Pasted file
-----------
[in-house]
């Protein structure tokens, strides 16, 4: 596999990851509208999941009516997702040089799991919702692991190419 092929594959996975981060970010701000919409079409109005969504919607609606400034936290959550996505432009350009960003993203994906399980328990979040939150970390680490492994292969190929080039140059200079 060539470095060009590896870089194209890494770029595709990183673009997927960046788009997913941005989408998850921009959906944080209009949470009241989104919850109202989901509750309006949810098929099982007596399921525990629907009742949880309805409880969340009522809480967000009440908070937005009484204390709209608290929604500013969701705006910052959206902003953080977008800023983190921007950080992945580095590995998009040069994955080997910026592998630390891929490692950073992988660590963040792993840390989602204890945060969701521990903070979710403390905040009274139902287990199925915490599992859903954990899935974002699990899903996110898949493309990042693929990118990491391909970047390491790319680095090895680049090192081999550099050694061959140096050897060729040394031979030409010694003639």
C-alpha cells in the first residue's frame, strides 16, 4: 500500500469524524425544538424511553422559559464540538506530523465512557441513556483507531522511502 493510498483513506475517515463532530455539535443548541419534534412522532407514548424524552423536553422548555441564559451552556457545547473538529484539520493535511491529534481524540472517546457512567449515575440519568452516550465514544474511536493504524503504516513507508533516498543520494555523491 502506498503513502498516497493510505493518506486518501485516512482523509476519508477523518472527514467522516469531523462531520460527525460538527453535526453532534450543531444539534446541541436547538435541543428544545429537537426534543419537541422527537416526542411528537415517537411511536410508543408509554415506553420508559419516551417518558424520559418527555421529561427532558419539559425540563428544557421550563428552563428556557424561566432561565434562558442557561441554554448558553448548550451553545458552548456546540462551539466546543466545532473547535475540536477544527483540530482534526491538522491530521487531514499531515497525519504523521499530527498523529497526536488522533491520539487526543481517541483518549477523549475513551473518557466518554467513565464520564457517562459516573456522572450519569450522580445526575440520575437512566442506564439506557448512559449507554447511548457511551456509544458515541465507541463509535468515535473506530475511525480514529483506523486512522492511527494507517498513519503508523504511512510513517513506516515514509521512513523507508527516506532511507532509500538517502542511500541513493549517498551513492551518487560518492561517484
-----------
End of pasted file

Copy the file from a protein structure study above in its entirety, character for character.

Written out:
[in-house]
């Protein structure tokens, strides 16, 4: 596999990851509208999941009516997702040089799991919702692991190419 092929594959996975981060970010701000919409079409109005969504919607609606400034936290959550996505432009350009960003993203994906399980328990979040939150970390680490492994292969190929080039140059200079 060539470095060009590896870089194209890494770029595709990183673009997927960046788009997913941005989408998850921009959906944080209009949470009241989104919850109202989901509750309006949810098929099982007596399921525990629907009742949880309805409880969340009522809480967000009440908070937005009484204390709209608290929604500013969701705006910052959206902003953080977008800023983190921007950080992945580095590995998009040069994955080997910026592998630390891929490692950073992988660590963040792993840390989602204890945060969701521990903070979710403390905040009274139902287990199925915490599992859903954990899935974002699990899903996110898949493309990042693929990118990491391909970047390491790319680095090895680049090192081999550099050694061959140096050897060729040394031979030409010694003639």
C-alpha cells in the first residue's frame, strides 16, 4: 500500500469524524425544538424511553422559559464540538506530523465512557441513556483507531522511502 493510498483513506475517515463532530455539535443548541419534534412522532407514548424524552423536553422548555441564559451552556457545547473538529484539520493535511491529534481524540472517546457512567449515575440519568452516550465514544474511536493504524503504516513507508533516498543520494555523491 502506498503513502498516497493510505493518506486518501485516512482523509476519508477523518472527514467522516469531523462531520460527525460538527453535526453532534450543531444539534446541541436547538435541543428544545429537537426534543419537541422527537416526542411528537415517537411511536410508543408509554415506553420508559419516551417518558424520559418527555421529561427532558419539559425540563428544557421550563428552563428556557424561566432561565434562558442557561441554554448558553448548550451553545458552548456546540462551539466546543466545532473547535475540536477544527483540530482534526491538522491530521487531514499531515497525519504523521499530527498523529497526536488522533491520539487526543481517541483518549477523549475513551473518557466518554467513565464520564457517562459516573456522572450519569450522580445526575440520575437512566442506564439506557448512559449507554447511548457511551456509544458515541465507541463509535468515535473506530475511525480514529483506523486512522492511527494507517498513519503508523504511512510513517513506516515514509521512513523507508527516506532511507532509500538517502542511500541513493549517498551513492551518487560518492561517484